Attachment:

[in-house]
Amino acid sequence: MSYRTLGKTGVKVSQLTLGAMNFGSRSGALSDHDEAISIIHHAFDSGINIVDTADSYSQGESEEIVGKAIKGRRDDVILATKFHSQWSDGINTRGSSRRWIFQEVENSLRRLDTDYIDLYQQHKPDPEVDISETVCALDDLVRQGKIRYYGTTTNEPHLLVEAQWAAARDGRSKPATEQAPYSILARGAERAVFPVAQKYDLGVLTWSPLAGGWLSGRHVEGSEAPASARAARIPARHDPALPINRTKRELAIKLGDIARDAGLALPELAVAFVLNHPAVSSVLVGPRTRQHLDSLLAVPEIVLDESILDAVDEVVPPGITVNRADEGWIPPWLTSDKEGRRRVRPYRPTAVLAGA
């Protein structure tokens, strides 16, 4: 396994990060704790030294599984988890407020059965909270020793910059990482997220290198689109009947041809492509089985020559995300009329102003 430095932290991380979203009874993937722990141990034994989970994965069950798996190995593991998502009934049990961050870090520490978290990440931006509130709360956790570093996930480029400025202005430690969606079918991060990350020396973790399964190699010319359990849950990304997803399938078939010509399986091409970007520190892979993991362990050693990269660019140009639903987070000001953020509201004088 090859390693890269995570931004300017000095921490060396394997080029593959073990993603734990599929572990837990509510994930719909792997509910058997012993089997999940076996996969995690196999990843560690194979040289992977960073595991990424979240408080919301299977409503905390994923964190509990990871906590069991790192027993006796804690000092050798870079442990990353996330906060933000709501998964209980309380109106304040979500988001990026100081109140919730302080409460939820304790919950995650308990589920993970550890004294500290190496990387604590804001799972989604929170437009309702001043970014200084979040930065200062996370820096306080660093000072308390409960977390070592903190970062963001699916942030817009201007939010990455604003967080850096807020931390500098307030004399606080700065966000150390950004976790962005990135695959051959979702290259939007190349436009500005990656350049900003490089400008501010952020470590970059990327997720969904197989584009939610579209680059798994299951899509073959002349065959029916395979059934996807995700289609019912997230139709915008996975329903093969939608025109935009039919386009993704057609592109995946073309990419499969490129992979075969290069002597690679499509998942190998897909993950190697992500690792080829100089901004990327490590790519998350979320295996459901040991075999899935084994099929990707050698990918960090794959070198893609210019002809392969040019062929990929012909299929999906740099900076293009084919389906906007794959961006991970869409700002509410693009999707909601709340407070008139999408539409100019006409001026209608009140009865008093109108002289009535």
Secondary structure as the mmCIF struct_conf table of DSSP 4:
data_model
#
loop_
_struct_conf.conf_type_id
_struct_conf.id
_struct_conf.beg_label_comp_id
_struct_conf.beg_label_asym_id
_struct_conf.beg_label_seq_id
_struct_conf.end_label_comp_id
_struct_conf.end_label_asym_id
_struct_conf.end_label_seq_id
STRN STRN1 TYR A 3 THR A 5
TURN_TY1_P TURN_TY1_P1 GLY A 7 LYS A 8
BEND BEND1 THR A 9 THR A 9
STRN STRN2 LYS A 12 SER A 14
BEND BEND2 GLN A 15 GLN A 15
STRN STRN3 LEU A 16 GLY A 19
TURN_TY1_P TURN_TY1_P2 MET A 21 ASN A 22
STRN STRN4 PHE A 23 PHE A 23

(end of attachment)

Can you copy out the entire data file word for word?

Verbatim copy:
[in-house]
Amino acid sequence: MSYRTLGKTGVKVSQLTLGAMNFGSRSGALSDHDEAISIIHHAFDSGINIVDTADSYSQGESEEIVGKAIKGRRDDVILATKFHSQWSDGINTRGSSRRWIFQEVENSLRRLDTDYIDLYQQHKPDPEVDISETVCALDDLVRQGKIRYYGTTTNEPHLLVEAQWAAARDGRSKPATEQAPYSILARGAERAVFPVAQKYDLGVLTWSPLAGGWLSGRHVEGSEAPASARAARIPARHDPALPINRTKRELAIKLGDIARDAGLALPELAVAFVLNHPAVSSVLVGPRTRQHLDSLLAVPEIVLDESILDAVDEVVPPGITVNRADEGWIPPWLTSDKEGRRRVRPYRPTAVLAGA
């Protein structure tokens, strides 16, 4: 396994990060704790030294599984988890407020059965909270020793910059990482997220290198689109009947041809492509089985020559995300009329102003 430095932290991380979203009874993937722990141990034994989970994965069950798996190995593991998502009934049990961050870090520490978290990440931006509130709360956790570093996930480029400025202005430690969606079918991060990350020396973790399964190699010319359990849950990304997803399938078939010509399986091409970007520190892979993991362990050693990269660019140009639903987070000001953020509201004088 090859390693890269995570931004300017000095921490060396394997080029593959073990993603734990599929572990837990509510994930719909792997509910058997012993089997999940076996996969995690196999990843560690194979040289992977960073595991990424979240408080919301299977409503905390994923964190509990990871906590069991790192027993006796804690000092050798870079442990990353996330906060933000709501998964209980309380109106304040979500988001990026100081109140919730302080409460939820304790919950995650308990589920993970550890004294500290190496990387604590804001799972989604929170437009309702001043970014200084979040930065200062996370820096306080660093000072308390409960977390070592903190970062963001699916942030817009201007939010990455604003967080850096807020931390500098307030004399606080700065966000150390950004976790962005990135695959051959979702290259939007190349436009500005990656350049900003490089400008501010952020470590970059990327997720969904197989584009939610579209680059798994299951899509073959002349065959029916395979059934996807995700289609019912997230139709915008996975329903093969939608025109935009039919386009993704057609592109995946073309990419499969490129992979075969290069002597690679499509998942190998897909993950190697992500690792080829100089901004990327490590790519998350979320295996459901040991075999899935084994099929990707050698990918960090794959070198893609210019002809392969040019062929990929012909299929999906740099900076293009084919389906906007794959961006991970869409700002509410693009999707909601709340407070008139999408539409100019006409001026209608009140009865008093109108002289009535």
Secondary structure as the mmCIF struct_conf table of DSSP 4:
data_model
#
loop_
_struct_conf.conf_type_id
_struct_conf.id
_struct_conf.beg_label_comp_id
_struct_conf.beg_label_asym_id
_struct_conf.beg_label_seq_id
_struct_conf.end_label_comp_id
_struct_conf.end_label_asym_id
_struct_conf.end_label_seq_id
STRN STRN1 TYR A 3 THR A 5
TURN_TY1_P TURN_TY1_P1 GLY A 7 LYS A 8
BEND BEND1 THR A 9 THR A 9
STRN STRN2 LYS A 12 SER A 14
BEND BEND2 GLN A 15 GLN A 15
STRN STRN3 LEU A 16 GLY A 19
TURN_TY1_P TURN_TY1_P2 MET A 21 ASN A 22
STRN STRN4 PHE A 23 PHE A 23